Directional Delta Derivative

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Let $\mathbb{T}$ be a time scale with $0 \in \mathbb{T}$. Let $\omega=(\omega_1,\omega_2)$ be a unit vector. Define the time scales $\mathbb{T}_1=\{t=t^0+\xi \omega_1 \colon \xi \in \mathbb{T} \}$ and $\mathbb{T}_2=\left\{ s=s^0+\xi \omega_2\colon \xi \in \mathbb{T} \right\}$. Let $f \colon \mathbb{T}_1 \times \mathbb{T}_2 \rightarrow \mathbb{R}$. The directional delta derivative of $f$ at the point $(t^0,s^0)$ in the direction of the vector $\omega$ ("along $\omega$") is defined to be the number $$\dfrac{\partial f(t^0,s^0)}{\Delta \omega}=F^{\Delta}(0),$$ where $\dfrac{\partial f}{\Delta \omega}$ denotes a partial delta derivative and $F(\xi)=f(t^0+\xi \omega_1, s^0 + \xi \omega_2)$ for $\xi \in \mathbb{T}$.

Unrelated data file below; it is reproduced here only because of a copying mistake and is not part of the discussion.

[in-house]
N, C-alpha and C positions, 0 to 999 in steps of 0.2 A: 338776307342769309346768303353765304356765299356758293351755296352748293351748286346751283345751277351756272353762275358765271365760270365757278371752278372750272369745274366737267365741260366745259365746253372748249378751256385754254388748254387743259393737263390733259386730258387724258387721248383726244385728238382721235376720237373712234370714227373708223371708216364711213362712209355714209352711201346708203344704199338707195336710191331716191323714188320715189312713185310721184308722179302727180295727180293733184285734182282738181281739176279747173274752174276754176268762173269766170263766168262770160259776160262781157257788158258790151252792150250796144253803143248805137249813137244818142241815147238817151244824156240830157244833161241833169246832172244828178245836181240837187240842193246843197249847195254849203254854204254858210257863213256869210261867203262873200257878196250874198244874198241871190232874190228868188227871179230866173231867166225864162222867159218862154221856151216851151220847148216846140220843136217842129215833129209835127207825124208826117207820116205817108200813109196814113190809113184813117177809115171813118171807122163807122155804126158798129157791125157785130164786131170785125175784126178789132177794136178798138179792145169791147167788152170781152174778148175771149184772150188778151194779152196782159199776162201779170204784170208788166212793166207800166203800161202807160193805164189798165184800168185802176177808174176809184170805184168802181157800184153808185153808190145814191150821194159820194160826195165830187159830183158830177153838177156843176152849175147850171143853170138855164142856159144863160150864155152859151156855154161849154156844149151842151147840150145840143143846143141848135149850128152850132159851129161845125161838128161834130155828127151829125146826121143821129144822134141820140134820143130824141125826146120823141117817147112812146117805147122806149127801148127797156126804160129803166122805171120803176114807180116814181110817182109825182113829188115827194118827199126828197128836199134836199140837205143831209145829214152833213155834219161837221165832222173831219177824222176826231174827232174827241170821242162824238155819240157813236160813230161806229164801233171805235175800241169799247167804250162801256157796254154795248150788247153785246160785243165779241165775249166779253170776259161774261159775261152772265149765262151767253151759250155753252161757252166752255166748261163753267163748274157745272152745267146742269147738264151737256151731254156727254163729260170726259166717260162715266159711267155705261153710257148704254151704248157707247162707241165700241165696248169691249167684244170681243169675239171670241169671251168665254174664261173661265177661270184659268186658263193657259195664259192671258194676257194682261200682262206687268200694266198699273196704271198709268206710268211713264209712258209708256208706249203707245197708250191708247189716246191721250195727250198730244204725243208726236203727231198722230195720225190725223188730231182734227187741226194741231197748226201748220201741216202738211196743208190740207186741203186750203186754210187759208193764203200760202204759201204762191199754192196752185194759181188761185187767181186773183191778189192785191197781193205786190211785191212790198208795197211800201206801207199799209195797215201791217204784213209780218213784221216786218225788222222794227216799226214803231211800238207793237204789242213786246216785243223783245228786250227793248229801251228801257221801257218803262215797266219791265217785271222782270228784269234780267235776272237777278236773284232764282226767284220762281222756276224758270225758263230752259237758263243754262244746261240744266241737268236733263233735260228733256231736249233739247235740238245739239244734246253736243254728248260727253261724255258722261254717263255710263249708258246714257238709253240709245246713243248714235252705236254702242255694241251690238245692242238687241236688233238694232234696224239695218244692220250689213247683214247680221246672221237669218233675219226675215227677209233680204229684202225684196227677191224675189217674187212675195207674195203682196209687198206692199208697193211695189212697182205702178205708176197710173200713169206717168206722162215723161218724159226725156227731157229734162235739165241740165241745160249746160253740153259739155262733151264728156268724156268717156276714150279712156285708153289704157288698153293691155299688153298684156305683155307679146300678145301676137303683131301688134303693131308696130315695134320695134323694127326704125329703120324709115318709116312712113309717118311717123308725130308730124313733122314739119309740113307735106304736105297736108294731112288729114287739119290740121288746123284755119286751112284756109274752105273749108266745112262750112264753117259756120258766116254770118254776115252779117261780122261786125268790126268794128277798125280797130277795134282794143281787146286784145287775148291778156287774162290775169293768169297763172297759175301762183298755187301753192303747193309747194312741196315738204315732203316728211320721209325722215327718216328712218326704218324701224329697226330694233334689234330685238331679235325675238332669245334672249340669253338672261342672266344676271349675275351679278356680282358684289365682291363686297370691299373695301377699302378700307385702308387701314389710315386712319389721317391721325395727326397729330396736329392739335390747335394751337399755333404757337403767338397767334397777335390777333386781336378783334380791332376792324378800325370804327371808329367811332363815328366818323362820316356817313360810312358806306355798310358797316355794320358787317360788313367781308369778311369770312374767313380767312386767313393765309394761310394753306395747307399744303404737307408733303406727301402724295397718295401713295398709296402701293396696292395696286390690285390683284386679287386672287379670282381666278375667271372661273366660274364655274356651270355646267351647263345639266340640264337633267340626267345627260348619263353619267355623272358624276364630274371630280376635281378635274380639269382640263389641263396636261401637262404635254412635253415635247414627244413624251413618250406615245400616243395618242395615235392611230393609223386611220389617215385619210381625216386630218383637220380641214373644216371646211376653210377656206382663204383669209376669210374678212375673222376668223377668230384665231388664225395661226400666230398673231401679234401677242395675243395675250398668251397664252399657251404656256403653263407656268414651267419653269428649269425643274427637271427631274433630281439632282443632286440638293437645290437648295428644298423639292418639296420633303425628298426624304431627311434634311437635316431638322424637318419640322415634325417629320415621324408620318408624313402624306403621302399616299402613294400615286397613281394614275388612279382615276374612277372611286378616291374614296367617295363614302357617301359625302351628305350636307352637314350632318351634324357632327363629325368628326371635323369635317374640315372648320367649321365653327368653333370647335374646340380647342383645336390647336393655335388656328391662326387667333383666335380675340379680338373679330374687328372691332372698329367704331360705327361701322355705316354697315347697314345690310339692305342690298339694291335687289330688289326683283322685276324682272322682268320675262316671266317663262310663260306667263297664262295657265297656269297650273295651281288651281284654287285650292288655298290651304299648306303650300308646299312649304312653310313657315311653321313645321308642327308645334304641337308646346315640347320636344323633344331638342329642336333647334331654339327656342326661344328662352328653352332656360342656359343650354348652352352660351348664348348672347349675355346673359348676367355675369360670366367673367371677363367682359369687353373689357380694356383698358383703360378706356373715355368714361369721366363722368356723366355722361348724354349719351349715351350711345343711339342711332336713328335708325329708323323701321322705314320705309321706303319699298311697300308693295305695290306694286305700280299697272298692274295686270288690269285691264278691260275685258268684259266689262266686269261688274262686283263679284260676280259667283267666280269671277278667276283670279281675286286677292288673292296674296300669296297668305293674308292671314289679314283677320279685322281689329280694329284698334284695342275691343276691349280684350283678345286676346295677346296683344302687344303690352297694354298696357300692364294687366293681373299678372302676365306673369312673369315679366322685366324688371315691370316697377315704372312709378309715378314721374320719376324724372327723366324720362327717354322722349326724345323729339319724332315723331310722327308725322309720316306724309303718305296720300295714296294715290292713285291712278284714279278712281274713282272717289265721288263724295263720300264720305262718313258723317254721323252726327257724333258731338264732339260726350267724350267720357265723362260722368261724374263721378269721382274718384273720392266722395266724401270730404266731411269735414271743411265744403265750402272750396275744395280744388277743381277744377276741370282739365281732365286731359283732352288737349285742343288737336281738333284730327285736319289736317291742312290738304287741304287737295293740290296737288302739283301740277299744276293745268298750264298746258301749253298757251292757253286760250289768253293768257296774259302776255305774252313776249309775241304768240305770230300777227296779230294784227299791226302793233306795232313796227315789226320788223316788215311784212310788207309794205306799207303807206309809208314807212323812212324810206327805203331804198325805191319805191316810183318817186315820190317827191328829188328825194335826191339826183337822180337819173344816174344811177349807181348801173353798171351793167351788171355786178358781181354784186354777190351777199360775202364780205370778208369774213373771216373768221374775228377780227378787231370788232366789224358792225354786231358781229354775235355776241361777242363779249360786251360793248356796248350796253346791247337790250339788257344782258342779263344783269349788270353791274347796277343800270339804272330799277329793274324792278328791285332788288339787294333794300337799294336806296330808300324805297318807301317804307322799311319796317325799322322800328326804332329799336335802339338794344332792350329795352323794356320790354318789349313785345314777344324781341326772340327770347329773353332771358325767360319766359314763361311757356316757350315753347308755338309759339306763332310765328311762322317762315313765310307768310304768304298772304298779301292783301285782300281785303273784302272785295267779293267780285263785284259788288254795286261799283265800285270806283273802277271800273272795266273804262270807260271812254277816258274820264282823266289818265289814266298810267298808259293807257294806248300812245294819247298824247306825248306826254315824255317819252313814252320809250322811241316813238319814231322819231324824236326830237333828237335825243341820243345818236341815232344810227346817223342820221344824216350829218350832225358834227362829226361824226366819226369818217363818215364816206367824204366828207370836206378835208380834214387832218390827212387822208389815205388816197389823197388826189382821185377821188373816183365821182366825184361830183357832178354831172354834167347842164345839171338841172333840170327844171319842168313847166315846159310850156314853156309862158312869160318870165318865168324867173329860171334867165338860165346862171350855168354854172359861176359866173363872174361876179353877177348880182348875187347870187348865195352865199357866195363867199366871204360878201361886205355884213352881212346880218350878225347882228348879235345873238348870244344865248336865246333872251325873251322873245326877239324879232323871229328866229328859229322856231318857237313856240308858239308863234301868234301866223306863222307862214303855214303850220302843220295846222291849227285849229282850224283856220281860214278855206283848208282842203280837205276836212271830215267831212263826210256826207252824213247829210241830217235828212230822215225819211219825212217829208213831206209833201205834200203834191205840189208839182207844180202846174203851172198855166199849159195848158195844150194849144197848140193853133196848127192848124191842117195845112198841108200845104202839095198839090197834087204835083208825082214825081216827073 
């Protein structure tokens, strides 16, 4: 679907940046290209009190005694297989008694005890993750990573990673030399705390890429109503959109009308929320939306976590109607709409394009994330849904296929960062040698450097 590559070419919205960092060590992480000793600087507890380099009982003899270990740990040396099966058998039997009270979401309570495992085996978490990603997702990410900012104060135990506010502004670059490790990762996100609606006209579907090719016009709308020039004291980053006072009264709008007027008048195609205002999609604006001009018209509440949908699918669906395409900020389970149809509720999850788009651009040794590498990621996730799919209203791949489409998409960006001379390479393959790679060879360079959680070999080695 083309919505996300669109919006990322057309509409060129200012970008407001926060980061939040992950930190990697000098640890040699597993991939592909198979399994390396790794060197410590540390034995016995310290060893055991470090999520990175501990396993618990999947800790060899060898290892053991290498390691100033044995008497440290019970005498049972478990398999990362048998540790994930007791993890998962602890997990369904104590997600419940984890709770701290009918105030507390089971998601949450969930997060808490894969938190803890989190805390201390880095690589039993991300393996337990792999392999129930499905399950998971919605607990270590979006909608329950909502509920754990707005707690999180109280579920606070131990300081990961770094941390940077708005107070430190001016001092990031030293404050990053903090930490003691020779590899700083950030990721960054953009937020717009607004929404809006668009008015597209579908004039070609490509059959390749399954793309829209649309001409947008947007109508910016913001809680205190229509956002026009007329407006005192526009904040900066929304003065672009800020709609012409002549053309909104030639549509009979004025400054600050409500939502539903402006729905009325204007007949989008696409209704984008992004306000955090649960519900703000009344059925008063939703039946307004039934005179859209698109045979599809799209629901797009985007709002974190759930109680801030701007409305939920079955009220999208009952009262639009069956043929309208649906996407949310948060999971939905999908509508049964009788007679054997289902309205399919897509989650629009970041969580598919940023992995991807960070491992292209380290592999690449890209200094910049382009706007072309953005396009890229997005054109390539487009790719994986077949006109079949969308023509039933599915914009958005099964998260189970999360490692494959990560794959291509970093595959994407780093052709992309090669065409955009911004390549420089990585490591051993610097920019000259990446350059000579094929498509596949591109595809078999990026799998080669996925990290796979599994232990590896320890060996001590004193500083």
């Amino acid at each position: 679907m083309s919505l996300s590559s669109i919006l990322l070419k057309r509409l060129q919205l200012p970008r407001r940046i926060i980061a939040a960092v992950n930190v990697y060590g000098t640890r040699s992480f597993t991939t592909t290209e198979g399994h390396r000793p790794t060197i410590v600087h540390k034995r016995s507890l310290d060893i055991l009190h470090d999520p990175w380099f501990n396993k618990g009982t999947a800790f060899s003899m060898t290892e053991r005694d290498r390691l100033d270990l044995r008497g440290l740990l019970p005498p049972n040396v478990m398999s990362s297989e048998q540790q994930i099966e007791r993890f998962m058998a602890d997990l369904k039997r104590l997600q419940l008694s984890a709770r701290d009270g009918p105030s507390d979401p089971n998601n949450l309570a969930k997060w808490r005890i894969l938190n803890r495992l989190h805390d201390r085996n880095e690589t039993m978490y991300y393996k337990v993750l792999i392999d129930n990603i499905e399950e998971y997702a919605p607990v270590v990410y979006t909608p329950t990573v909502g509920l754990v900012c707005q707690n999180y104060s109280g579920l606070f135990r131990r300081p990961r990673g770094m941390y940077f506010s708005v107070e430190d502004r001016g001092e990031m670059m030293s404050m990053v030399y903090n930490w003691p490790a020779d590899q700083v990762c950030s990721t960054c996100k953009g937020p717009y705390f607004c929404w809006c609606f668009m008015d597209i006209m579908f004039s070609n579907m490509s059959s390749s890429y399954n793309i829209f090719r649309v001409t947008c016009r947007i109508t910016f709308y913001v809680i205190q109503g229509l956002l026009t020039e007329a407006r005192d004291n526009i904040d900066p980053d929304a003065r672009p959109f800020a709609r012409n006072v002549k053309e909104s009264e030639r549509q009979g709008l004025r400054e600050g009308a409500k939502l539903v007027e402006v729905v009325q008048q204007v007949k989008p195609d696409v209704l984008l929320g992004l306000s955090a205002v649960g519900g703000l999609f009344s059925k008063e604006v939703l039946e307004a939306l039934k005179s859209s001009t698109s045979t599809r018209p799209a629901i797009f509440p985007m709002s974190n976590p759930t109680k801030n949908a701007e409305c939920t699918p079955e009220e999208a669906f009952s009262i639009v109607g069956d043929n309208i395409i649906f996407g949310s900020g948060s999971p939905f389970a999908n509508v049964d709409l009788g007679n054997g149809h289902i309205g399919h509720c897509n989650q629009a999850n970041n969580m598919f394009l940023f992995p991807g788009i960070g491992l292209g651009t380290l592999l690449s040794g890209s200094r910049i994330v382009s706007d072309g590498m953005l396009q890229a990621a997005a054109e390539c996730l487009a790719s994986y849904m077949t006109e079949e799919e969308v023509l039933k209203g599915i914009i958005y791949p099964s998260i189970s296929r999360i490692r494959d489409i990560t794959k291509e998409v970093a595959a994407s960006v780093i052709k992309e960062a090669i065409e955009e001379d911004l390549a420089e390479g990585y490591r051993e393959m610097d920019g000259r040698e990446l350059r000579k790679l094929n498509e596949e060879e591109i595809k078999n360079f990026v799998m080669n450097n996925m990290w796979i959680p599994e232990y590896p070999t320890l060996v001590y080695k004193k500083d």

Properties[edit]

Theorem: Suppose the function $f$ is $\sigma_1$ completely delta differentiable at $(t^0,s^0)$. Then the directional derivative of $f$ at $(t^0,s^0)$in the direction of the vector $\omega$ exists and is expressed by $$\dfrac{\partial f(t^0,s^0)}{\Delta \omega} = \dfrac{\partial f(t^0,s^0)}{\Delta_1 t} \omega_1 + \dfrac{\partial f(\omega_1(t^0),s^0)}{\Delta_2s}\omega_2.$$

Proof:

References[edit]

Partial differentiation on time scales